ExplorersWeb: If people want to explore the Turkish mountains, are you available to help?

Tunc: İ occasionally offer guiding services in the mountains but this is not what I do for a living. Anyhow, I can help or advice.

I do write guidebooks and make topo maps of the mountains. My first book in English was ‘50 Routes İn The Aladag Range’ and it describes some of the traditional multi pitch climbs on our favorite alpine mountain range. The other guidebooks I wrote are in Turkish language only.

ExplorersWeb: After some bad years, Turkish GDP has increased around 9% per year which is on par with wonder growth such as China's. The flip side is high inflation and high debt. How is all this affecting the adventure industry and more directly, how do you get sponsors?

Tunc: Our economy is growing rapidly but finding sponsorship and support for mountaineering is still hard in Turkey. The concept of sport sponsorship remains quite unknown.

You have to be good at marketing yourself which I am poor at! I can get sponsors for the bigger climbs in Himalaya and Karakorum though.

Thankfully, equipment sponsors such as The North Face, Suunto, Beal, and Solgar support me well and I also have service providers such as Globalstar Avrasya and CNN Turk. Turkish İT company İnnova is my current sponsor for the Annapurna and K2 climbs.

Born in 1972, Tunc Findik summited Kangchenjunga in 2011, Makalu in 2010, Dhaulagiri in 2009, Everest in 2007 (and 2001), Lhotse in 2006, and Cho Oyu in 2005. He attempted K2, Broad Peak, Shisha Pangma and Annapurna.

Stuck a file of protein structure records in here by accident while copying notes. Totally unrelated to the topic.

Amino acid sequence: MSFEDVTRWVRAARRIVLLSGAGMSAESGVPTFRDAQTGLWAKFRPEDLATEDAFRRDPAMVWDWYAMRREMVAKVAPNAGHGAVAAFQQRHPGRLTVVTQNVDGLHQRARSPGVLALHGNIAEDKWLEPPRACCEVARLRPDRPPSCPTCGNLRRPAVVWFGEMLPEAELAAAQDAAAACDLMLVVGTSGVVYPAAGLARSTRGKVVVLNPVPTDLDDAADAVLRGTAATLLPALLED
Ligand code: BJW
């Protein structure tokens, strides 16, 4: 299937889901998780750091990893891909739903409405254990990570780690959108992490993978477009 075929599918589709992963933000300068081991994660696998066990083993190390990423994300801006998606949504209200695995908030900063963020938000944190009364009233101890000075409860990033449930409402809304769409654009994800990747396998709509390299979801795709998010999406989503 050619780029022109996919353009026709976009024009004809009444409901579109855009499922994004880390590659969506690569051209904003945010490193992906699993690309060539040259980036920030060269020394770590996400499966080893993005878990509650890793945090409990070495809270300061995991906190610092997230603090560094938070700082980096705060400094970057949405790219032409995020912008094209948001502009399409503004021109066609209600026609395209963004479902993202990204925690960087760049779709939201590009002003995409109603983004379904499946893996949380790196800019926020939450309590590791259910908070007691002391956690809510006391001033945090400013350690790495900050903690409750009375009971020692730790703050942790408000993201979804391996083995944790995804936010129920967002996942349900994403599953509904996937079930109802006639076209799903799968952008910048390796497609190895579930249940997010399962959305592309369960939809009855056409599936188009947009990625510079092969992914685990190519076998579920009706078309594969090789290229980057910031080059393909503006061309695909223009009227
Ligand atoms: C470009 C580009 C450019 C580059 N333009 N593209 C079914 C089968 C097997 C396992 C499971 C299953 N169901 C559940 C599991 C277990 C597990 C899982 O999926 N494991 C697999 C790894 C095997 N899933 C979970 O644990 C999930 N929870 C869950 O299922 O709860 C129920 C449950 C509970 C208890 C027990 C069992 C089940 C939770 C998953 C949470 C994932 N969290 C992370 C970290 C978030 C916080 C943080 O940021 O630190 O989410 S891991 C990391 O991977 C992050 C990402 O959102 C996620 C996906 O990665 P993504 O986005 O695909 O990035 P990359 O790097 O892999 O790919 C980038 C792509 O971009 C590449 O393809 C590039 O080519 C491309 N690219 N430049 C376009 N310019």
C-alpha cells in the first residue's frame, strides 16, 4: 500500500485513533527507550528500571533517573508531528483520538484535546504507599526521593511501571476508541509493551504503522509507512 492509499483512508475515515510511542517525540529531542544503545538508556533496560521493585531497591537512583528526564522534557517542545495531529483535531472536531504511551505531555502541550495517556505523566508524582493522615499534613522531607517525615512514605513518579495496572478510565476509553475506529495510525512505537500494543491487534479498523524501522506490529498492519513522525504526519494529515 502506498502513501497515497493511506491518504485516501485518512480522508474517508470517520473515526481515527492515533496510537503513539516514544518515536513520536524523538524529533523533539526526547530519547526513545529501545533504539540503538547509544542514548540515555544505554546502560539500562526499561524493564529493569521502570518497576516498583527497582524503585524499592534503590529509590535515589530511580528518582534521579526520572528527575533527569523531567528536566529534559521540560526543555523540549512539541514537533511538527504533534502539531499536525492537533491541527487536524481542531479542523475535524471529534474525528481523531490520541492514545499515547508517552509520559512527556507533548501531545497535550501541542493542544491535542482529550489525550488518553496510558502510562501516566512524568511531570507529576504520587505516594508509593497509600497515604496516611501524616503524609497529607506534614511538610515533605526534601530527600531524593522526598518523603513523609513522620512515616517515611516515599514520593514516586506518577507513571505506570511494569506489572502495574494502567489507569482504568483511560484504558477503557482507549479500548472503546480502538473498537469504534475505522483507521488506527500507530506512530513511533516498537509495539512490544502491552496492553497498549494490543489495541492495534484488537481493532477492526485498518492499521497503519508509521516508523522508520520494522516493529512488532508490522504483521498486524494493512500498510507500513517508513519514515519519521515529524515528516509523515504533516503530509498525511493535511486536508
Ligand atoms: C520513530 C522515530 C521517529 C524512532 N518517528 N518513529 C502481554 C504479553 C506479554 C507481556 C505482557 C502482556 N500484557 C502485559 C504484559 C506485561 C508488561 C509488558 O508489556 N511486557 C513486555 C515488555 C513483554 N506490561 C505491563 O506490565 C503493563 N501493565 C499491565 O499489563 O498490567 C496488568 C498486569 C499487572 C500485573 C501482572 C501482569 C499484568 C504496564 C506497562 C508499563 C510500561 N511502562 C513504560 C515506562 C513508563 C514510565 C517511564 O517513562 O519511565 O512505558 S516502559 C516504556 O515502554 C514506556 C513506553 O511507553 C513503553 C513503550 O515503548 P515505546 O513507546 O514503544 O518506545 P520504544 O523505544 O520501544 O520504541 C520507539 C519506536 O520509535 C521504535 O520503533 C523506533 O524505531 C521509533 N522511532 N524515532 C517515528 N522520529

His childhood spent camping and trekking, Tunc took up climbing in 1991 and became member of the Turkish Mountaineering Federation’s high altitude team in 1993.

His first high peak was Peak Lenin (7134 m) at age 21. "İ did not summit there but it literally showed me that i was fit for altitude climbing," Tunc said. The ex-Soviet ranges of Pamir, Tien Shan and Caucasus taught him the basics of high altitude climbing he says, "because there you virtually have to do everything yourself: planning, fixing ropes, carry full packs, route finding."

A professional climber, mountain guide and writer, Tunc resides in İstanbul half the time and spends the rest either on expedition or in the climbing area of Antalya by the Mediterrranean sea.

He is married, favors Mediterranean style food (fresh salad, vegetables, pasta, coffee and tea), rarely watches movies (owns no TV) but loves climbing, especially traditional rock climbing, for the meditation and unique sense of freedom the mountains offer.

Favorite quote: ‘Know thyself!’
Mountaineering motto: "borrowed from great Ed Viesturs, ‘Summit is optional but getting down safely is mandatory!’"

#Mountaineering #topstory








Tunc at work with what he loves most: traditional rock climbing back home.
Image by www.tuncfindik.com courtesy www.tuncfindik.com, SOURCE
Mere months ago Soria narrowly escaped this snow slide on another mountain notorious for its avalanches: Annapurna.
Image by Tunc Findik courtesy Tunc Findik/Don Bowie, SOURCE
How come that K2 has been so deadly compared to Everest in modern days? Clear cut reporting and layout of facts provide closure and answers for future climbers.
Image by ExplorersWeb courtesy ExplorersWeb, SOURCE
Tunc in Turkey: "No fixed ropes, no sherpas, no rescue guarantee, always difficult lead climbing on crumbly rock and bad ice! These are the real climbing adventures for me."
Image by www.tuncfindik.com courtesy www.tuncfindik.com, SOURCE
Aladag: "Climbing in eastern Turkey is not well-explored due to access problems and it definitely holds a huge potential..."
Image by www.tuncfindik.com courtesy www.tuncfindik.com, SOURCE
Aladag: "...Our mountains are still literally virgin and any line you pick on a big rock or mixed face is likely to be a first ascent..."
Image by www.tuncfindik.com courtesy www.tuncfindik.com, SOURCE
Aladag: "...Thus I have around 300 first ascents, first winter ascents and even first ascents of the peaks!"
Image by www.tuncfindik.com courtesy www.tuncfindik.com, SOURCE
Kang: "All 8000 meter peaks are hard, not even one is easy."
Image by www.tuncfindik.com courtesy www.tuncfindik.com, SOURCE